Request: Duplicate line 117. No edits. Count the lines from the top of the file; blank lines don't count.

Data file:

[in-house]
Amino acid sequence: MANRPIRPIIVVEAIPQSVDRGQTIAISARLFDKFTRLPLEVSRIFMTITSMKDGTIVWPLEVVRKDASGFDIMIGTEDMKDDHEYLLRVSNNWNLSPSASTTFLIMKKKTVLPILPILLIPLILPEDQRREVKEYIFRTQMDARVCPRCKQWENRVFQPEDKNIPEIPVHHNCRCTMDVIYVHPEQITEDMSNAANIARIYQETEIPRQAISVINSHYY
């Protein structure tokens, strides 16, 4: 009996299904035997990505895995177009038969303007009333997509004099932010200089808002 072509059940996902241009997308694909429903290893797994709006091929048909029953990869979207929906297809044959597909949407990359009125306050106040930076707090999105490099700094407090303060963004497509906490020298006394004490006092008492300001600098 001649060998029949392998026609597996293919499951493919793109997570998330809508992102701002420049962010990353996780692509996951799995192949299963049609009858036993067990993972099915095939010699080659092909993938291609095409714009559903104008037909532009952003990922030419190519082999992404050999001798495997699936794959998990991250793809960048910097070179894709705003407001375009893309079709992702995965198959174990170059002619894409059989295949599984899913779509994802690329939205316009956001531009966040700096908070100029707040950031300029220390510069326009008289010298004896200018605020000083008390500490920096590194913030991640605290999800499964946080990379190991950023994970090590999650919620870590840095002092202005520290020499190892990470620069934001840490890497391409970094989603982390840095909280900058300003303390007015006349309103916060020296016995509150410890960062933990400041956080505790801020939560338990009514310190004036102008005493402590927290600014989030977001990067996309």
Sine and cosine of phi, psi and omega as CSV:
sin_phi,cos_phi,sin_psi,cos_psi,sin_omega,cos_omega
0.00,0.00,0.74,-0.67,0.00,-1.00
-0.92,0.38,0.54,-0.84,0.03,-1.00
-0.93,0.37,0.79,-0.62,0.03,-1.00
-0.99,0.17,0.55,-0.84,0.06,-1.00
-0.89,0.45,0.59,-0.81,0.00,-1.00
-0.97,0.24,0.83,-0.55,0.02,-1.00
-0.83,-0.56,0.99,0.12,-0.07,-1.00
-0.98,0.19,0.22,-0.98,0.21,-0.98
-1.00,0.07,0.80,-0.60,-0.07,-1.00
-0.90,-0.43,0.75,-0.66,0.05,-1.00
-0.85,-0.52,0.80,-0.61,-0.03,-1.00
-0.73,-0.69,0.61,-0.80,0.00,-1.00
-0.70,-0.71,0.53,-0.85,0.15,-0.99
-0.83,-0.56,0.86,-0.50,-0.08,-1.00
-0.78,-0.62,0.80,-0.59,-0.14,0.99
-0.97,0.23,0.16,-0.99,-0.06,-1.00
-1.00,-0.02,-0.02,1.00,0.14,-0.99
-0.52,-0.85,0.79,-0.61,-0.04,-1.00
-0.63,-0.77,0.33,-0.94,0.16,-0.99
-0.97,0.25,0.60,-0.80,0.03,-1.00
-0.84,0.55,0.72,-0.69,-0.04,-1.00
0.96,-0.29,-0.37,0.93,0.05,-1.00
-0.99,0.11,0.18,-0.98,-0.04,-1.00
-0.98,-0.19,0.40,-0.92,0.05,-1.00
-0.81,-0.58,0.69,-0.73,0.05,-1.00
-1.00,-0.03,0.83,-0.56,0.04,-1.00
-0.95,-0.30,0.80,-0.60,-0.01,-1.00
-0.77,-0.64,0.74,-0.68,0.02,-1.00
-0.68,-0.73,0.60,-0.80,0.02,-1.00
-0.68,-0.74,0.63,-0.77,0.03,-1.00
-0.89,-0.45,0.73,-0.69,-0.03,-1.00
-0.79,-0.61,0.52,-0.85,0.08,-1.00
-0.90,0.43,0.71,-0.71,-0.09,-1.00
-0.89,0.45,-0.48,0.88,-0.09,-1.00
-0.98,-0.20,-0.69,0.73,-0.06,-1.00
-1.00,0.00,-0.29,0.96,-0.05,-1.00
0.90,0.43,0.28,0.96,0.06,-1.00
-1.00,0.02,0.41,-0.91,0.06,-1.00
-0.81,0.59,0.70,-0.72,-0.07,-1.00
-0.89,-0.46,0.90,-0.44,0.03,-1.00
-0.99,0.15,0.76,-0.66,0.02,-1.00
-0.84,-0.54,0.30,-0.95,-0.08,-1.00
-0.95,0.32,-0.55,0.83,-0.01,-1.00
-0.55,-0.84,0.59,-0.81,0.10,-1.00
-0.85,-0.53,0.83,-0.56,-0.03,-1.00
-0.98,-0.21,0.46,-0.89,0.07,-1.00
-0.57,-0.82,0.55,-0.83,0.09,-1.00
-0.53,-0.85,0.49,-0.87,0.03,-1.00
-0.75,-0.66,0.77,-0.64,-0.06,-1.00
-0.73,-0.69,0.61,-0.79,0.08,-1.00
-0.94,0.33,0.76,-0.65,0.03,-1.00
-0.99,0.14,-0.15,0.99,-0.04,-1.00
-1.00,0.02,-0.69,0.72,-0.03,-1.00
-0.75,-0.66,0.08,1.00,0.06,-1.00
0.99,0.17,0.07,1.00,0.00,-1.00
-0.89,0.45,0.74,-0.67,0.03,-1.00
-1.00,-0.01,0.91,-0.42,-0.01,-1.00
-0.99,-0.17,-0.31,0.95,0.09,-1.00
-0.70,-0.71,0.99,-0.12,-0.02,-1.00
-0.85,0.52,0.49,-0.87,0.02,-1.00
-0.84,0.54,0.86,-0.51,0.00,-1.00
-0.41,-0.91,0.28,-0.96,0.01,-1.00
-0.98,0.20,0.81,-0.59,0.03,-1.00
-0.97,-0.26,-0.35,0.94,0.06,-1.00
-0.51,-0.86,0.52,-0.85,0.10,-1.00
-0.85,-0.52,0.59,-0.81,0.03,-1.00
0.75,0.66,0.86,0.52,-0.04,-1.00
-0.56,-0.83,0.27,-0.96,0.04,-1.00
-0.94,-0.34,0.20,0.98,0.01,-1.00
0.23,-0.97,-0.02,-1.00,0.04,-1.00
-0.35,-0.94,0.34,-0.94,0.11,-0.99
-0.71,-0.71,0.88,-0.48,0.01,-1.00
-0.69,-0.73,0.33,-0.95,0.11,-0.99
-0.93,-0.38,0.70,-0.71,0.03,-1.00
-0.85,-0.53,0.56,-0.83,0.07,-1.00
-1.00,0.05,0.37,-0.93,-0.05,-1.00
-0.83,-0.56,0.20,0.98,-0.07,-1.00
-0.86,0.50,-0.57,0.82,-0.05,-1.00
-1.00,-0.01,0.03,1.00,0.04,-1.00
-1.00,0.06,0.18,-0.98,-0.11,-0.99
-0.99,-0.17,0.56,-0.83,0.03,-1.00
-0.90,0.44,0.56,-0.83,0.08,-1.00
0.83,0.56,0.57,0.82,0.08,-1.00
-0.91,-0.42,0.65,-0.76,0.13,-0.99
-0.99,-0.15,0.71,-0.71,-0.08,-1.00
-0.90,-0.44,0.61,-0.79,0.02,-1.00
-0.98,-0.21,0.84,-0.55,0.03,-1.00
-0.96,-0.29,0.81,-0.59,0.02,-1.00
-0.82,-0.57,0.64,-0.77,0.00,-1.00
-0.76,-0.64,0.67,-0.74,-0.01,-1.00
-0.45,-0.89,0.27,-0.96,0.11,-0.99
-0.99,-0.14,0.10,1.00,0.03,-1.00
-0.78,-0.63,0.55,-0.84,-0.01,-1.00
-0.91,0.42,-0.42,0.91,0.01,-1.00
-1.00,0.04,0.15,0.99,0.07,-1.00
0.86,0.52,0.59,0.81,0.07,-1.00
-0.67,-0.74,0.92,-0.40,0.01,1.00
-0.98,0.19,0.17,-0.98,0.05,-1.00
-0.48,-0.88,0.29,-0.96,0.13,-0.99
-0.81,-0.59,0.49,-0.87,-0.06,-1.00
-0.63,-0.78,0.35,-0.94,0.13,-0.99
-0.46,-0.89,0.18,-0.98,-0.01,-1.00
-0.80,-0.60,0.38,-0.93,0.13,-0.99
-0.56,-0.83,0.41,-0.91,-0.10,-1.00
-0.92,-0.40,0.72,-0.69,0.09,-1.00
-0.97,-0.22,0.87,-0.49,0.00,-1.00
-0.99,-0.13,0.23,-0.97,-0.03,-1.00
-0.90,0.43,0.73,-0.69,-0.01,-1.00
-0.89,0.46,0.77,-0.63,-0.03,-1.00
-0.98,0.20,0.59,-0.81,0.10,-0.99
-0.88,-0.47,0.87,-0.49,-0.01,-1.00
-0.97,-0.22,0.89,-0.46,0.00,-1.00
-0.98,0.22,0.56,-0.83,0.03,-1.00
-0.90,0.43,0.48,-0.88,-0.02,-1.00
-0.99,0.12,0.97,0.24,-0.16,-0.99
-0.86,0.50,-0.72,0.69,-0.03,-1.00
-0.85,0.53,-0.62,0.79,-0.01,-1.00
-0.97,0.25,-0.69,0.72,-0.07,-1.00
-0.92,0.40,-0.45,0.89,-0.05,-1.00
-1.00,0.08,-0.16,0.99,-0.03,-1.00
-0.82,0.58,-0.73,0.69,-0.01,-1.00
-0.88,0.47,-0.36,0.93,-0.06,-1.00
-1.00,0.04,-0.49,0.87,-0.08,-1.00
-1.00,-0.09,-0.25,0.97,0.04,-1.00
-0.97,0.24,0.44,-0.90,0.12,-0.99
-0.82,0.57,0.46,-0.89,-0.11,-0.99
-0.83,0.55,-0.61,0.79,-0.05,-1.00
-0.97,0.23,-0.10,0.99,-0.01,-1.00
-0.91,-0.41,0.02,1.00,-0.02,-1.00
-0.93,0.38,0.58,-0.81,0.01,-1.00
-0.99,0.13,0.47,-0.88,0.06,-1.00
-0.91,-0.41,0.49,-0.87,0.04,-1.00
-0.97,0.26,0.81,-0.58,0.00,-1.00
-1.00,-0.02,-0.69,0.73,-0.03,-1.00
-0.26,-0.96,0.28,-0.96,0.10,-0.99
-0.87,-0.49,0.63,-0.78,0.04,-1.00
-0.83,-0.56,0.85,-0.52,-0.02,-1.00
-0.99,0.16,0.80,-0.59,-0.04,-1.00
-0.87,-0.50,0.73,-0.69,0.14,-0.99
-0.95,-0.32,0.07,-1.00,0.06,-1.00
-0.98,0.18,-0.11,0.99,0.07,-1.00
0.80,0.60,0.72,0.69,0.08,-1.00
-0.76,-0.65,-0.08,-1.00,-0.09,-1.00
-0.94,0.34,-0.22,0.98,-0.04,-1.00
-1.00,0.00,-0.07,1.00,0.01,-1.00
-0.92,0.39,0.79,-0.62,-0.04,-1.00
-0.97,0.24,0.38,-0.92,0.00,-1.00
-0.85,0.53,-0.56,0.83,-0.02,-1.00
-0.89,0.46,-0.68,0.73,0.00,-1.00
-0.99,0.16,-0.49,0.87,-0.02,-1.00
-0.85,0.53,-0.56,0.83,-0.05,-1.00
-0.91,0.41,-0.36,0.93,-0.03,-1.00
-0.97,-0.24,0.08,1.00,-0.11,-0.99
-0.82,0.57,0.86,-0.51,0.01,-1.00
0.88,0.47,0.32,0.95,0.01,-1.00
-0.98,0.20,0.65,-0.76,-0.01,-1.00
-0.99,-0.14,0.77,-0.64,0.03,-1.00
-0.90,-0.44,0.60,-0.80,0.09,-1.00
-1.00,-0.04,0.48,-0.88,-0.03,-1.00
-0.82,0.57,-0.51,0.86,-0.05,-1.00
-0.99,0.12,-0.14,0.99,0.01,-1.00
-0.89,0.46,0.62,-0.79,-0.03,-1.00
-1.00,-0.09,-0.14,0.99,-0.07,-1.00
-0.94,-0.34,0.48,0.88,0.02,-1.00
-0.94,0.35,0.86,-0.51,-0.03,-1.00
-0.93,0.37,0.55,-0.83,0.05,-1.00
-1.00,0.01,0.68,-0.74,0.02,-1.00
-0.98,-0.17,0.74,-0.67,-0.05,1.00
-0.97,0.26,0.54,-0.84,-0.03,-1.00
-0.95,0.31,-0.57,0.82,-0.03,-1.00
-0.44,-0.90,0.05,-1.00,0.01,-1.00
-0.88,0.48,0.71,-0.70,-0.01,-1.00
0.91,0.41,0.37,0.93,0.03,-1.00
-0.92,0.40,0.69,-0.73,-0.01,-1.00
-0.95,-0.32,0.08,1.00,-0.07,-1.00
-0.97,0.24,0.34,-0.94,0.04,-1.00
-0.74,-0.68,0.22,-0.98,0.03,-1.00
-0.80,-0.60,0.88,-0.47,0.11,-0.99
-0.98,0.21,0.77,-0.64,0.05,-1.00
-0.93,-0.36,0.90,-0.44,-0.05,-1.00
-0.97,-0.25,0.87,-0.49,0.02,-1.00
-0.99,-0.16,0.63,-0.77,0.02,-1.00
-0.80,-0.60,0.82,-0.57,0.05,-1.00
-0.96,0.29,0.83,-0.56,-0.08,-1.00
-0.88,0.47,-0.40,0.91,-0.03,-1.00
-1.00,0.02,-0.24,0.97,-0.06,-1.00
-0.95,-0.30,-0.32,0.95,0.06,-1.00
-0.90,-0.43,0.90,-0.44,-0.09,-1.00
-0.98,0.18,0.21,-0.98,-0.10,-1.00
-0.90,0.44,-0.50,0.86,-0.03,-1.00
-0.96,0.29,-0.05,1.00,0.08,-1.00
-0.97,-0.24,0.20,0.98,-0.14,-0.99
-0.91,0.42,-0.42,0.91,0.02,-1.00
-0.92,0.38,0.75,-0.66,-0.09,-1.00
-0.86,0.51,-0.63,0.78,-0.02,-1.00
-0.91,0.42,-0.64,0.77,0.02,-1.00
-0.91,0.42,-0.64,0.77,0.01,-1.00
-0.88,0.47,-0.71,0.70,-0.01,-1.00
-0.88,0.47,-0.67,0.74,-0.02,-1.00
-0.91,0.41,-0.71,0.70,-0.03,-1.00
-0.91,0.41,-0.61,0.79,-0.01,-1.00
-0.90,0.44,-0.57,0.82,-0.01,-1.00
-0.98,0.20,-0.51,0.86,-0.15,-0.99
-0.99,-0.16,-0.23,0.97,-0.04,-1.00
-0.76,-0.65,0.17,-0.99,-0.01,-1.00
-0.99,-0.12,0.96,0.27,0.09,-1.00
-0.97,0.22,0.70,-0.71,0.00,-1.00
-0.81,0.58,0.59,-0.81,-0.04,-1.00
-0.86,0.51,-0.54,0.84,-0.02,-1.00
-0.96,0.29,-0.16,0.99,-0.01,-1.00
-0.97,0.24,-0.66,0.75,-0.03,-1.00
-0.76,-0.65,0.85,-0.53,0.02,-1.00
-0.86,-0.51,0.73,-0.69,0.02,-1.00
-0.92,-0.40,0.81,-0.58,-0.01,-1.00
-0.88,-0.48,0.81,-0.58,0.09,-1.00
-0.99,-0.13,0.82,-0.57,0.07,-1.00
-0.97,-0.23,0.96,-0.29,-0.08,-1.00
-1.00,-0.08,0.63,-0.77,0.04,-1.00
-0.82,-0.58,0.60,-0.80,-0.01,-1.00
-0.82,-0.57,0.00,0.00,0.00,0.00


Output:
-0.97,-0.22,0.89,-0.46,0.00,-1.00